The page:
.....Advertisement.....
.....Advertisement.....

Today's News

  • Regis stumps Cowboys

    New Mexico Highlands’ baseball team (4-6, 0-3) couldn’t find an answer for the Regis Rangers in their first three games over the weekend, falling 4-2 on Friday and 8-5 and 3-0 on Saturday.

    Jarod Robinette was the lone Cowboy to collect multiple hits Friday, going 2 for 3 with a double and one RBI. Trent Evins (1-2) struck out seven and held the Rangers (5-4, 3-0) to six hits and two earned runs through six innings but never got the run support he needed to pull out the pitching win.

  • Dons sluggers sweep Socorro; Cards split in Pojoaque opener

    Strong hitting throughout the lineup enabled West Las Vegas to sweep Socorro in a Saturday baseball doubleheader.

    The Dons (3-0) won 20-10 and 18-11, with Nicholas Aragon and Stephen Montaño earning pitching triumphs. West hosts Hope Christian at Rodriguez Park on Monday, with first pitch set for 3 p.m.

    “We banged out the hits,” said WLV coach Dean Gallegos. “We had a lot of kids with multiple hits.”

  • Quintana trial stalled ‘til fall

    The former Robertson High School teacher and coach accused of carrying on a yearslong sexual relationship with a student will have to wait several more months for his day in court.

    A trial for Jay Quintana had been scheduled to begin in late February. But delays in the case have pushed back that trial date. He likely won’t go on trial until the fall, Sandoval County District Judge George Eichwald told attorneys during a hearing this week in Bernalillo.

  • Remains in Mora identified

    A Mora County homeowner stumbled onto human remains last month, and when state police showed up to investigate they found additional human remains on an adjoining property.

    On Wednesday, state police announced that the state Office of the Medical Investigator has identified the remains as belonging to 45-year-old Maxine Patsy Trujillo, a resident of Mora and Las Vegas.

    Agents with the state police investigations bureau and OMI are trying to determine the manner and cause of death, state police Lt. Eric Garcia said in a news release.

  • Volcano Venture

    For 4-year-olds, most everything is new, and learning is exciting and fun.

    Kids that age are beginning to learn the basics: how to say their first and last names, letters in the alphabet and numbers and colors.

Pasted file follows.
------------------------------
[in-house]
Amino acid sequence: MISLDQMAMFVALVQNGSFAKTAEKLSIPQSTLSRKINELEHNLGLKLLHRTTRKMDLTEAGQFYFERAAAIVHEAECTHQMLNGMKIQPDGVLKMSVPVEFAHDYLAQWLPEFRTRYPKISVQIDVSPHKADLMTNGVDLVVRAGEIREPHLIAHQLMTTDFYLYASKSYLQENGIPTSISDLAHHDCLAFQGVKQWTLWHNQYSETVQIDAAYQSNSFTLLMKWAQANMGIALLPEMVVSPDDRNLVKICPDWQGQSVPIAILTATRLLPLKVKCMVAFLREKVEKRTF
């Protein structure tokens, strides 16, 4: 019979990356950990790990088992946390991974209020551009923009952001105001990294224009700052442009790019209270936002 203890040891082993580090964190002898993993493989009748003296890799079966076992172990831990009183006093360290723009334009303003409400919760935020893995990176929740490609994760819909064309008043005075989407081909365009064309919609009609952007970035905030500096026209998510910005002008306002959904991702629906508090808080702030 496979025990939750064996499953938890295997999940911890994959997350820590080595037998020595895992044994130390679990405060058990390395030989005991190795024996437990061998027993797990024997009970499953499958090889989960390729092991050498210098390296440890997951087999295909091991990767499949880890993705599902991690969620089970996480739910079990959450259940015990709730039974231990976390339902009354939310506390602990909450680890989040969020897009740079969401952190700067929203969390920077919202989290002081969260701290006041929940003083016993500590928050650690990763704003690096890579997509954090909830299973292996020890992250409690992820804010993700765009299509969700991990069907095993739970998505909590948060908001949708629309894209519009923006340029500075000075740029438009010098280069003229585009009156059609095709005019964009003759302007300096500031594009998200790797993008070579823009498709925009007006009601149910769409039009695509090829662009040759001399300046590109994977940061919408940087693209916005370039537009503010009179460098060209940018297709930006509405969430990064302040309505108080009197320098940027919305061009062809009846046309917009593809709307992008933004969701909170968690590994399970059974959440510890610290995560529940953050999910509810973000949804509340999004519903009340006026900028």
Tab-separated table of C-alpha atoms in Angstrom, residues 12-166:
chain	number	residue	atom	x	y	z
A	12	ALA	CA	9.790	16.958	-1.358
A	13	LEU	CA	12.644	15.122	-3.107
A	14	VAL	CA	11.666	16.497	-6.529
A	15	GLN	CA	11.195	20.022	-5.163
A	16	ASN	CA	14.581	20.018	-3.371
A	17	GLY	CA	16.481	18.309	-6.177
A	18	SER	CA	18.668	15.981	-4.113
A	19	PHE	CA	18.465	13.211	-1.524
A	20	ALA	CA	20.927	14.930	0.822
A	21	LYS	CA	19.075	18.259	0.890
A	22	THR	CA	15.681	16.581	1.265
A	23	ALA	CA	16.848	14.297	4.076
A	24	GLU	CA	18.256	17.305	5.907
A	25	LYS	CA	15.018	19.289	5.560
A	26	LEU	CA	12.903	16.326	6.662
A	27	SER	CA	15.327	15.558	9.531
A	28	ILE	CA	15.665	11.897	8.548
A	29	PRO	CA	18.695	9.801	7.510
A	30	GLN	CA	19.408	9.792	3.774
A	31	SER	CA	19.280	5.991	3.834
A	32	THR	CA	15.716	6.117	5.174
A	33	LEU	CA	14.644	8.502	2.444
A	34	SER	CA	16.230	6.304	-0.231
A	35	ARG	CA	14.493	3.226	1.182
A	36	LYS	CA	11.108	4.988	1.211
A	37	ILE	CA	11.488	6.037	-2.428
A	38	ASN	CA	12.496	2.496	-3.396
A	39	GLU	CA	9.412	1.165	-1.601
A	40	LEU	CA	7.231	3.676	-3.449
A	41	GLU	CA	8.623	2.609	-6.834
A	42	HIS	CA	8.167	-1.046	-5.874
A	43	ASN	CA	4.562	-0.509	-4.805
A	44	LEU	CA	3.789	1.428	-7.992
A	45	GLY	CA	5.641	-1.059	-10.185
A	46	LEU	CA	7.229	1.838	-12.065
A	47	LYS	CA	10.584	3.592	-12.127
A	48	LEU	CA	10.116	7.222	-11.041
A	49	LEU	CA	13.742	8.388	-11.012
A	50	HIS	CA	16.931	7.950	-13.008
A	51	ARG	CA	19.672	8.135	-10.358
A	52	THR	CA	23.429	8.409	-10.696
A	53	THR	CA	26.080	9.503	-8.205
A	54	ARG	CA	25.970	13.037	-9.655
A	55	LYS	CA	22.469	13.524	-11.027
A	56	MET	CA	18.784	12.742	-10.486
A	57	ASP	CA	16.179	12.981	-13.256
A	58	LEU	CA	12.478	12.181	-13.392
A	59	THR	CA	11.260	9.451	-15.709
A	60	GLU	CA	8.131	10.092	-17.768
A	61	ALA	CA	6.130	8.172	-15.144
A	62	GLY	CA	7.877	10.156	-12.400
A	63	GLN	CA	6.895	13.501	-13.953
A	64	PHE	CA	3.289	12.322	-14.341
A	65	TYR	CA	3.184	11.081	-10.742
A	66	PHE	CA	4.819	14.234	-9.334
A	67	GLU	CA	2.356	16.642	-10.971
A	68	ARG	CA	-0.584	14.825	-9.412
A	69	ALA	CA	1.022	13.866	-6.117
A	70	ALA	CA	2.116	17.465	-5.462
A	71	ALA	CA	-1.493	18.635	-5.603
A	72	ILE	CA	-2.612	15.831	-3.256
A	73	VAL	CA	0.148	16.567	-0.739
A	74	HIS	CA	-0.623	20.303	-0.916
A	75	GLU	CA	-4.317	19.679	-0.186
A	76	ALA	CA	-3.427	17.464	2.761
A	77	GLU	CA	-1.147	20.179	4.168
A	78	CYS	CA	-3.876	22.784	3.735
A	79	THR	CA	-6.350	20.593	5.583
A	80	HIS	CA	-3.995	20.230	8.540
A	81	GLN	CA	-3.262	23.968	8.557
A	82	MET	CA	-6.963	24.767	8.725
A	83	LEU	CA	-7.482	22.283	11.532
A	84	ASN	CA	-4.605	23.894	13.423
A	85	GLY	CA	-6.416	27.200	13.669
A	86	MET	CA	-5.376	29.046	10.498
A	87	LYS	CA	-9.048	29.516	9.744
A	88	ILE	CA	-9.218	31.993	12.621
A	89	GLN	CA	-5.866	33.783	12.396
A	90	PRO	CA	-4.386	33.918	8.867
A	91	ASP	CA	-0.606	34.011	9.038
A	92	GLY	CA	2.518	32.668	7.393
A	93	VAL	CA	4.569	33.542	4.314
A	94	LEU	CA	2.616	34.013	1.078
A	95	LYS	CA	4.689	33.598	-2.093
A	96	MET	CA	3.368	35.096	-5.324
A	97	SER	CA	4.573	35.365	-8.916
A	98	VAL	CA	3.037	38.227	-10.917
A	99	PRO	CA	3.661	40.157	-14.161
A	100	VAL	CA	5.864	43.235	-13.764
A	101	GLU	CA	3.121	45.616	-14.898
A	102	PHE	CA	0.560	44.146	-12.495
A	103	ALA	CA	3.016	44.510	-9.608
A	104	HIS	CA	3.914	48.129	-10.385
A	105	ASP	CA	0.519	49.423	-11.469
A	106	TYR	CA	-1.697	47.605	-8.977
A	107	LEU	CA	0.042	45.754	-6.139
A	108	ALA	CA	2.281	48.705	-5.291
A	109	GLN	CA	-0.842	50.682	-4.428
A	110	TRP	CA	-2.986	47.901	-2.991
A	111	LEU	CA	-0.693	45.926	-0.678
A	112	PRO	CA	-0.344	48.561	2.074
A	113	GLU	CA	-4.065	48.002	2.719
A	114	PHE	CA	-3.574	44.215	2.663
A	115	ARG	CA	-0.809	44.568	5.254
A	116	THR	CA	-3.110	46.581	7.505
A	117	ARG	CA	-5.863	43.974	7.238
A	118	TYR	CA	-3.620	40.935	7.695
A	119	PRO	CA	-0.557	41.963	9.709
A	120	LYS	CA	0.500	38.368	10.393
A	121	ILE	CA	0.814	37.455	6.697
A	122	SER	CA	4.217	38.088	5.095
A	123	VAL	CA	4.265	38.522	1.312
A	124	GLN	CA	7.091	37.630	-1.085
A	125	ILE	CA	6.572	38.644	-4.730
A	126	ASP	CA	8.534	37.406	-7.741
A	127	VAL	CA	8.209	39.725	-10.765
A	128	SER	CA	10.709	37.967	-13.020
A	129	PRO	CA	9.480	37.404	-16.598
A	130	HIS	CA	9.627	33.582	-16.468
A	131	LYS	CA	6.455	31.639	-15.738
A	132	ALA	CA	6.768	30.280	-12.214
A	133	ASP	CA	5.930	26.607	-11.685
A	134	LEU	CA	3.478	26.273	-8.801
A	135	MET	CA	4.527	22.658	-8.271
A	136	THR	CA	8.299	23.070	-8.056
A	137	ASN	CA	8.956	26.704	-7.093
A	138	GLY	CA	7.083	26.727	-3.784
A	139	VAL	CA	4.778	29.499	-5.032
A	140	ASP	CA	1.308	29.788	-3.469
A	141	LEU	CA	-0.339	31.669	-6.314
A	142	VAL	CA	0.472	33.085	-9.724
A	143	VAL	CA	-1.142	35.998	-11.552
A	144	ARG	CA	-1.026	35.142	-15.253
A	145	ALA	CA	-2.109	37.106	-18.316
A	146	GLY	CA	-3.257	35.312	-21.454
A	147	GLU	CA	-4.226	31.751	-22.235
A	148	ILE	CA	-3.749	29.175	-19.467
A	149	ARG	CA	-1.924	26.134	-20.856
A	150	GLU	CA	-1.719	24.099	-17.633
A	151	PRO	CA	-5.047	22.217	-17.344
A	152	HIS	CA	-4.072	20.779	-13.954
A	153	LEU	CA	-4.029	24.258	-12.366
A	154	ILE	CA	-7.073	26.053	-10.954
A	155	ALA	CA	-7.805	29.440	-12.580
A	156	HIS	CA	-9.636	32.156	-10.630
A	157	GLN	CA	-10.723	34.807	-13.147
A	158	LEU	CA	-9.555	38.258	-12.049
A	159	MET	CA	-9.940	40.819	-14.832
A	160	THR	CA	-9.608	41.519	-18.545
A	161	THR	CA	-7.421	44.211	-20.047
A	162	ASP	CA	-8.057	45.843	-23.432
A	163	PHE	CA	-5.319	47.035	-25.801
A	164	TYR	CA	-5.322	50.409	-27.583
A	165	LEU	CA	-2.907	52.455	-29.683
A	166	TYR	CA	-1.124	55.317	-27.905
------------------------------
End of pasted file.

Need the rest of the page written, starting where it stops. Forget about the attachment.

Eileen Ortiz’s pre-kindergarten class at the West Las Vegas school district has been studying “Vinnie Volcano,” a book about a character that rescues his friends from a smoking volcano. The book is written predominately in words that begin with the consonant V. Kids create their own volcano by following directions in the book.  

  • Thumbs - Our high country lowdown on the news

    THUMBS UP! HAPPY BIRTHDAY. It’s good to see the 50th anniversary of the Peace Corps come around with the program still in place and running strong. Some 200,000 Americans, including more than 2,000 New Mexicans, have served in this matter in 139 countries over the years.

  • Lawmaker’s Perspective - Budget cuts can be repaired

    The budget cuts under consideration during the current legislative session are a painful continuation of cuts we’ve made for the last several years. But the recession that has forced these cuts is ending and there is hope that critical services can be restored as early as this fall.

  • Nuestra Historia - Kearney’s march into Las Vegas

    Some 1,150 people lived in Las Vegas on Aug. 15, 1846. It was a Saturday morning.

    Only 11 years earlier the 36 original settlers had built their adobe houses around a central plaza.

    They and others who joined them grazed their livestock on the lush meadows and planted their crops along the Rio Gallinas, and many families had already established their home sites and ranchitos away from the plaza.

  • Orgullo del Norte - A clash of two cultures

    “Those who fail to learn from history are doomed to repeat it.”
    —Churchill

    The village of Acoma is the oldest continually inhabited village in the United States (over 800 years). In 1540, it was Coronado’s expedition who first laid European eyes on the Acoma Pueblo and their people.

    The clash came 58 years later in 1598 (Spanish colonization). Legend has it that the Acoma people invited the Spanish in with a promise of food and shelter, then orchestrated an ambush.

  • Que Pasa - March 4, 2011

    TODAY HOY